Man. What a city. Kolkatta had always been one of those cities that I knew was important and interesting but I had never had or made the opportunity to actually inform myself about it. Perhaps to my own benefit for these last 4 days in Kalkotta have made me fall madly in love with this vibrant, cosmopolitan and beautiful city. It is one of those cities where you can just wander to your hearts content and just watch and be. There is so much going on at every moment and it seems that there is always something for the senses. There are so many picture perfect moments I am actually too overwhelmed to take pictures: A man sits on the sidewalk getting a shave from another man;two naked children gleefully wash themselves at a broken fire hydrant; two fashionably dressed young girls holding umbrellas jump over a crumbled building facade; a skinny hand-cart puller pulls an immensely fat man on his cart through the street; Two women in bright saris dart across a traffic-congested street.
I love the hundreds of markets everywhere, it seems that all anybody does here is shop. There are huge, old-fashioned meat markets with row after row of carcasses and intestines hanging on hooks and a stench so strong my entire digestive tract seems to knot up inside me; A vegetable market selling bright purple brinjal and piles of lady fingers and odd shaped tomatoes with the vendors hollering out their prices in sing-song Bengali; An incense market thick with the smell of sandalwood and mango flower that transports me back to a different India, an India found in temples and devotion and pujas and aarthi.
And then there is the music and poetry that emits from the people and the place. More than anything I like the Bengalis. They are not as aggressive as the North Indians, not as distant as the South Indians and have a bit of what I can only call a bite. Everybody always seems to be singing-my taxi driver, hand cart pullers, shop keepers but maybe I just confuse it with Bengali which is a profoundly poetic and romantic language to listen to.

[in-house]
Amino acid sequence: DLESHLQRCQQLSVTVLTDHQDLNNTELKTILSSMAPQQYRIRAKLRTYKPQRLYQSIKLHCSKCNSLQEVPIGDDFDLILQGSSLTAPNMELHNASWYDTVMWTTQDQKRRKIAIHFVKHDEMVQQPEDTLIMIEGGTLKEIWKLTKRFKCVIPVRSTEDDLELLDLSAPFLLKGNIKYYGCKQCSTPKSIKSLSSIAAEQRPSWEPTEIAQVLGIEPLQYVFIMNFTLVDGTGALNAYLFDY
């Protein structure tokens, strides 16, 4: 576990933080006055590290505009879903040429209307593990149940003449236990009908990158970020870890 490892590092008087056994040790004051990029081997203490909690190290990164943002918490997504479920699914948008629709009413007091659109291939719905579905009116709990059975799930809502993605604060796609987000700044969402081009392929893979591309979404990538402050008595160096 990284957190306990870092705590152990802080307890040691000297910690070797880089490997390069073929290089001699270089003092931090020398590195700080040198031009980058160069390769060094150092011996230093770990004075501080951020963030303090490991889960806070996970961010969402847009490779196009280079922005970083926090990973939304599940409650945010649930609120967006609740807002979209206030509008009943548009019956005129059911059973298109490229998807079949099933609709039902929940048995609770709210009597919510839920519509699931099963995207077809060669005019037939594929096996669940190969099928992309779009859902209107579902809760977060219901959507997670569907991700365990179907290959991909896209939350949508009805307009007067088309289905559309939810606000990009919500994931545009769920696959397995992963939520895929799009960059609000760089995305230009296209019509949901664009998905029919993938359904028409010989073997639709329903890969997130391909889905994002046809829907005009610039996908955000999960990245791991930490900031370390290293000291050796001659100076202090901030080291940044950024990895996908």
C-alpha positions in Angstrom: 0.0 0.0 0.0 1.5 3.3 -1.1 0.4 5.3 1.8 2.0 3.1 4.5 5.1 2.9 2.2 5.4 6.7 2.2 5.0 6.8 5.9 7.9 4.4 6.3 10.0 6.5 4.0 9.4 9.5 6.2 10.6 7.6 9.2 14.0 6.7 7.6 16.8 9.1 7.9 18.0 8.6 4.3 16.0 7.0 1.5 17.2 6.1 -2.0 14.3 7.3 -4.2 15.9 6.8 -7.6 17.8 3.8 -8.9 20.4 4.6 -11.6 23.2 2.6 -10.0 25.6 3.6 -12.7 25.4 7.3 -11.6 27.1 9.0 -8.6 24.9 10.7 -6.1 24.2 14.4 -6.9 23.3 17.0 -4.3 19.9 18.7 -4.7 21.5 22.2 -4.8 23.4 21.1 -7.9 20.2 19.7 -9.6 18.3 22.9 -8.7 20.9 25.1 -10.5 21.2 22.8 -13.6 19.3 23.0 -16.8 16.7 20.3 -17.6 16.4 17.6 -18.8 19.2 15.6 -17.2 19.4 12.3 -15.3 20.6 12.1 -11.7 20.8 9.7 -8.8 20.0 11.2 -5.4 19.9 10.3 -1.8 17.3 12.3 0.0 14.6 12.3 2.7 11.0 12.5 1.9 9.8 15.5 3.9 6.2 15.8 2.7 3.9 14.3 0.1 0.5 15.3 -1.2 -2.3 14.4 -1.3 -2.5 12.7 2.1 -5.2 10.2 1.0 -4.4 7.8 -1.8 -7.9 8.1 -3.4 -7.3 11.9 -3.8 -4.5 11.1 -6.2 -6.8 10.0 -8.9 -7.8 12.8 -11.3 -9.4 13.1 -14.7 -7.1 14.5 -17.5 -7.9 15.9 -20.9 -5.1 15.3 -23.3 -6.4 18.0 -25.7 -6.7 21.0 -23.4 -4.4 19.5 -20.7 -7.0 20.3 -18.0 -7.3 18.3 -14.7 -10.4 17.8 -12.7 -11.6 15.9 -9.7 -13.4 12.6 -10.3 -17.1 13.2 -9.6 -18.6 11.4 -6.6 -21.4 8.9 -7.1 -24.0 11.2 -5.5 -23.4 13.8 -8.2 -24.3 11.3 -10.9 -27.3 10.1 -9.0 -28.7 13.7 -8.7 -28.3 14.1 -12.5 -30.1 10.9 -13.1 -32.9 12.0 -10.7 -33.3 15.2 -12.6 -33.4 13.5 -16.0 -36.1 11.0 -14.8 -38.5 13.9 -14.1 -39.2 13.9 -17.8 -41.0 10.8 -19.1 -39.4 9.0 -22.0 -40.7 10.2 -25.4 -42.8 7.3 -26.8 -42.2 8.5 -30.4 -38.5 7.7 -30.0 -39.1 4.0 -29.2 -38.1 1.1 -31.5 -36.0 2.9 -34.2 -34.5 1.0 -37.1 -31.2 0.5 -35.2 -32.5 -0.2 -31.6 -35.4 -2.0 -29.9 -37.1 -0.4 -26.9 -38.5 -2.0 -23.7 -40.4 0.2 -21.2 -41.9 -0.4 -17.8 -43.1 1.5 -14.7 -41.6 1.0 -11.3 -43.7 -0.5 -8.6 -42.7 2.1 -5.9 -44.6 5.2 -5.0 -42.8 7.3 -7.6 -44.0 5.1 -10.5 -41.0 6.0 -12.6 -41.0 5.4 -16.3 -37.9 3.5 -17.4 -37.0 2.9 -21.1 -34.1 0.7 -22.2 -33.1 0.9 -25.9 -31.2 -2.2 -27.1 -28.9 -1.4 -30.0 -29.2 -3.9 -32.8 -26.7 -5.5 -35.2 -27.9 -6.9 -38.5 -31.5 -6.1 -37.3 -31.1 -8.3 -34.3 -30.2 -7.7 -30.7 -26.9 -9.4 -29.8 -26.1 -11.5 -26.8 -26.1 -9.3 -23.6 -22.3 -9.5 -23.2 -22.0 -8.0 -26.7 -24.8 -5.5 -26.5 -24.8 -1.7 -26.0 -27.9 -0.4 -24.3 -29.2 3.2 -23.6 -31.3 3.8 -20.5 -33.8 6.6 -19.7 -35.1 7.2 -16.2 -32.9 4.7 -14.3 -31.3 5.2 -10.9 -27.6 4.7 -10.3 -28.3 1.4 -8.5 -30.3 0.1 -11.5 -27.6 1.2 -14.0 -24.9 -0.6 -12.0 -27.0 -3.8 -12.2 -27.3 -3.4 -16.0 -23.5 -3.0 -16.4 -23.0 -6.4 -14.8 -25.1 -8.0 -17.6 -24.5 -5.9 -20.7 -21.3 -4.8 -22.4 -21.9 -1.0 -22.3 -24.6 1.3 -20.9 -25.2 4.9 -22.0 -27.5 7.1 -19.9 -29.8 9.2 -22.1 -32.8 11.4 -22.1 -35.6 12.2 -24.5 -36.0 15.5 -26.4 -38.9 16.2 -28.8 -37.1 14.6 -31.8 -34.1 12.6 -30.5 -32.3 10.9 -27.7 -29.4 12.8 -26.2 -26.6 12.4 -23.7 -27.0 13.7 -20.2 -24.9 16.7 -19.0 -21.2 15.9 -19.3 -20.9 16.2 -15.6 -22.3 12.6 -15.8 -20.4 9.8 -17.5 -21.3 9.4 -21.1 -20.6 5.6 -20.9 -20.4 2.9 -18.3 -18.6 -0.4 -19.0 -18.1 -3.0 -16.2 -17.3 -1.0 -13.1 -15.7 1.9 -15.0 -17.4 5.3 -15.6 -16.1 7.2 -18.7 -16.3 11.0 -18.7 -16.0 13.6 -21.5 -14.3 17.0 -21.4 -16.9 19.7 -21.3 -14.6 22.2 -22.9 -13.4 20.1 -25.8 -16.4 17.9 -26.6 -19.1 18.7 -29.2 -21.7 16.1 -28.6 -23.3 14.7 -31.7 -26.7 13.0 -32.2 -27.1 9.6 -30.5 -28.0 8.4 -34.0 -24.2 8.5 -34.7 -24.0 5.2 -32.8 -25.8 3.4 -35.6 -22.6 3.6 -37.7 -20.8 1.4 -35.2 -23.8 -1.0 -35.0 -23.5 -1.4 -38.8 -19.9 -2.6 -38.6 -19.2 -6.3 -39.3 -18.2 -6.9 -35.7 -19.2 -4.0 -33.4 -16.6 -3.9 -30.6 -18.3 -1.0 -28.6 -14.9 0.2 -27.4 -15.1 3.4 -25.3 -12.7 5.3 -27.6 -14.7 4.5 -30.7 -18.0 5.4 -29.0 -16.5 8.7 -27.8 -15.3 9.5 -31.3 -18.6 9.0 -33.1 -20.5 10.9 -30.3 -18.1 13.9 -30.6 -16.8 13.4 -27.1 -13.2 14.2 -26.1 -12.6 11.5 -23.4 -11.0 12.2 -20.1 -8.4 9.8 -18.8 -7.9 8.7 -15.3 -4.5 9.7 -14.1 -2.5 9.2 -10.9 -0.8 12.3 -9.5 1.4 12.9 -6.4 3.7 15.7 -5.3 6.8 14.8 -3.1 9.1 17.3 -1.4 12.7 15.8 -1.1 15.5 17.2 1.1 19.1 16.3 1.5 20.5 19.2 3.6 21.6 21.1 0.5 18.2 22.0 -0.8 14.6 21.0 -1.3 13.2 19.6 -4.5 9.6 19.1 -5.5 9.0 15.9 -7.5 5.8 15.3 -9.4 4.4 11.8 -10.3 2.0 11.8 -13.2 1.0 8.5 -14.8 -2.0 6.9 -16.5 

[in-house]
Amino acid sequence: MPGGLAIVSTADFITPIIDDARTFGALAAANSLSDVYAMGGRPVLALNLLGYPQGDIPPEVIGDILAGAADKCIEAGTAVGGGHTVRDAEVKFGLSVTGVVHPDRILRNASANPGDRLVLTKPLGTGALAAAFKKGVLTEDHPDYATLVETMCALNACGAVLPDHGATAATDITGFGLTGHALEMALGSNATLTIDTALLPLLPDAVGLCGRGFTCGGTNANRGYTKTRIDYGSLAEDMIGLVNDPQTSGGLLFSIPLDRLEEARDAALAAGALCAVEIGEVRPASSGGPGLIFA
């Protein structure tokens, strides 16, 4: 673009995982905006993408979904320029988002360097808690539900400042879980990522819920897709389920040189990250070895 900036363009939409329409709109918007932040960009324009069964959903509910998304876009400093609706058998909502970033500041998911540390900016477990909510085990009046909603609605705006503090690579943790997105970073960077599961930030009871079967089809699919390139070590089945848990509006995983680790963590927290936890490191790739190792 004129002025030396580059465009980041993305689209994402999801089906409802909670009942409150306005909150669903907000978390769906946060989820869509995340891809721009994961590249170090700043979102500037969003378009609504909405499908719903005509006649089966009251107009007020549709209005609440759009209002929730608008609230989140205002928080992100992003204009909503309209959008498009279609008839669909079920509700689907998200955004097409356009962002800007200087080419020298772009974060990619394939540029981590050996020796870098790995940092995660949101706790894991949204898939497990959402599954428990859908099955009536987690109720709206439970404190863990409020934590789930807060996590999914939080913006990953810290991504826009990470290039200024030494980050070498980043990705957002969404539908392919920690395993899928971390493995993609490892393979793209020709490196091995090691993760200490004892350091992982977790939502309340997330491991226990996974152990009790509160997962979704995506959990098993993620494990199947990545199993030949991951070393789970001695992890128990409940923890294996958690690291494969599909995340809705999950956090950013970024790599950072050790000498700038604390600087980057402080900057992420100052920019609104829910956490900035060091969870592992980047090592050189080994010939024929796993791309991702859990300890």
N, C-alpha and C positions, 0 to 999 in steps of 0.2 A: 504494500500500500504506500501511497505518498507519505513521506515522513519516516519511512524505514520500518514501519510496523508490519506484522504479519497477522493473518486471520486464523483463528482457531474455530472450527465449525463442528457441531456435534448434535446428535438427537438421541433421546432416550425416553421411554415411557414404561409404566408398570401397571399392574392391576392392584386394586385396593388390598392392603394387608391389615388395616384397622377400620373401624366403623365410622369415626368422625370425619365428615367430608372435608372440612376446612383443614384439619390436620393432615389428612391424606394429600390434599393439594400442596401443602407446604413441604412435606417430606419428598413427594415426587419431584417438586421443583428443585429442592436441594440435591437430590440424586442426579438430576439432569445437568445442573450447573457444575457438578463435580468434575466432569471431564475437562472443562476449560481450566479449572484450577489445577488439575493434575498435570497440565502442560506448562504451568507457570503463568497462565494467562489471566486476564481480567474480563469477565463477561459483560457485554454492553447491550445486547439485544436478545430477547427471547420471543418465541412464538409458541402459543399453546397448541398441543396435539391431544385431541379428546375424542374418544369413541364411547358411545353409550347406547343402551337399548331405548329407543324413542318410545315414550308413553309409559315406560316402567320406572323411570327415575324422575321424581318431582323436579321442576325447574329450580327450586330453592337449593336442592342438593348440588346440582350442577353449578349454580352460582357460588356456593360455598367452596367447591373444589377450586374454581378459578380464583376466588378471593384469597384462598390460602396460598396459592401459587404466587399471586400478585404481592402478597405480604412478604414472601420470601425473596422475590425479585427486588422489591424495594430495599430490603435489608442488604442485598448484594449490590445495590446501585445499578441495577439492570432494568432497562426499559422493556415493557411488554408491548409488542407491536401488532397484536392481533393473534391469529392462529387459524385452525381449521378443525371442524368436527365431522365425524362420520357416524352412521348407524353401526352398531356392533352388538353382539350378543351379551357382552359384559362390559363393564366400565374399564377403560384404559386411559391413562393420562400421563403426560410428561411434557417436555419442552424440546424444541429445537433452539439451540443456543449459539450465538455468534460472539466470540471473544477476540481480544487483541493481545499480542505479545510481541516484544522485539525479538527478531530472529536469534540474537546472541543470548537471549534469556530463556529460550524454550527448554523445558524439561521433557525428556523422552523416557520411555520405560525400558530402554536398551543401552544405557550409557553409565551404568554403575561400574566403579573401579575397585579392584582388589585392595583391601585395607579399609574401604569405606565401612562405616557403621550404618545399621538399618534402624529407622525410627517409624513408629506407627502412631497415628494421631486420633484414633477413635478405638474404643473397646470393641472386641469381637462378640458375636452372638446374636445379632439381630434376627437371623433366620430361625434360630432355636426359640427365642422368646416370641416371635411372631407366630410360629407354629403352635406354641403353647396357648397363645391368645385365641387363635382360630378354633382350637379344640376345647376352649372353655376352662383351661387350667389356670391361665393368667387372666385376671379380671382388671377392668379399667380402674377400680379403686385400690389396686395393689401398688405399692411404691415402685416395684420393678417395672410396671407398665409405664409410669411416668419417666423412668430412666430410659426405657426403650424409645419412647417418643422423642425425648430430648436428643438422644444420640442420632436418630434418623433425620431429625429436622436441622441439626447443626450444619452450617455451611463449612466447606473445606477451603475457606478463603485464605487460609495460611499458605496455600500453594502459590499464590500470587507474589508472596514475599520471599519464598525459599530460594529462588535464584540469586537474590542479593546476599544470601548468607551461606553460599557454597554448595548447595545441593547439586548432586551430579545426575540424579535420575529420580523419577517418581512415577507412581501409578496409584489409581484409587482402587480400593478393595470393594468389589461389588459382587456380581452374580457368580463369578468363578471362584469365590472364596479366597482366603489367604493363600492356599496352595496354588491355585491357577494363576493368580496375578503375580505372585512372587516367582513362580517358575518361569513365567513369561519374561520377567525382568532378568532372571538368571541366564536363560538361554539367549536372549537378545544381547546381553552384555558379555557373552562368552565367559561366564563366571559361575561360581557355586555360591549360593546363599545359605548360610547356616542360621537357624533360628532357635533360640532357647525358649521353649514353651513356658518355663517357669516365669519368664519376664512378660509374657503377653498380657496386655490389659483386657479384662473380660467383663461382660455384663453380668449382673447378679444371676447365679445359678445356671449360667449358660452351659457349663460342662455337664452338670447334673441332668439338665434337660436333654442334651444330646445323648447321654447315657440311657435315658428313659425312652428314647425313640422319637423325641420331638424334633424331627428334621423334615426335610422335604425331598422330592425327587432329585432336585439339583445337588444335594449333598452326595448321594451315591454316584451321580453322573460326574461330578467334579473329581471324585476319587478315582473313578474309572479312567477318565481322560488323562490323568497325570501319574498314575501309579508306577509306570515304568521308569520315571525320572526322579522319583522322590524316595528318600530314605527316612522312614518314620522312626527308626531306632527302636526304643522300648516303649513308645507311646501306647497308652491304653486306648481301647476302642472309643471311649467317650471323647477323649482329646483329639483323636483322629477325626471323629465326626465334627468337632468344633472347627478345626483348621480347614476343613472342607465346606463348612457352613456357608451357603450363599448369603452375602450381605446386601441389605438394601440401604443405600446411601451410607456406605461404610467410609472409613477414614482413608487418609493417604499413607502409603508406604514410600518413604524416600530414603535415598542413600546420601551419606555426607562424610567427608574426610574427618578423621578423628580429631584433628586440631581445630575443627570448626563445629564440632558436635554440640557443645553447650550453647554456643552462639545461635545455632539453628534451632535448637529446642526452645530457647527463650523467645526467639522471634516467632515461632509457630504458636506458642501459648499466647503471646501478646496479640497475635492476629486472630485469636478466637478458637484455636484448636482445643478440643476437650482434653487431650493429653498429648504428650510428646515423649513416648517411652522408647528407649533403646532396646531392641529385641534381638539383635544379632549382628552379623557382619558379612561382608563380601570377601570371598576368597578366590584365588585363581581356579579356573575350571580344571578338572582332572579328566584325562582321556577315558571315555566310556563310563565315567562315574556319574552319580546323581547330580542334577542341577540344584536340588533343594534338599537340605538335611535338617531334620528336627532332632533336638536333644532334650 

So for your short history lesson: Kolkatta was established by the British as a major trading fort during the 16th century with the British eventually buying land and trading rights up until the mid 18th century when they established rule over India and made it the capital of their colony. What is fascinating about Kolkatta is that before the formation of Kolkatta it was just a tiny village but attracted so many traders and settlers that its population increased drastically over the next few hundred years with every kind of people from Bengal and India and South East Asia as well as Armenians and Dutch and Portuguese and Jews and of course the English. At one point it had the highest density of people per km in the world. This created two opposing but fascinating sides of Kolkatta. On the one hand you have this old beautiful crumbling colonial architecture which reminds me intensely of walking around old Havana expect that its bigger and has more grandeaur. On the other hand this cosmopolitan city created some amazing poets,singers, play writes and authors as well as becoming a major center for the independence movement.
One of these writers was Rabindranath Tagore, whom after visiting his house and reading his poetry for half the day has filled me with such a wonderful sense of joy and peace that I cannot help but appreciate why he is revered almost like a Saint here. For four days I have breathed in Kolkatta and feel that I have only barely had my fill of this magnificent city.
Perhaps this is intensified by my knowledge that I am finally leaving India. As it always is, I am slowly realizing more and more the attachment and love that people cultivate towards this country. I wonder if I will ever leave India with that sense of closure, the sense that this time was my last time. As it is I leave with the feeling that this, really, is only just the beginning.
Clouds come floating into my life, no longer to carry rain or usher storm, but to add color to my sunset sky.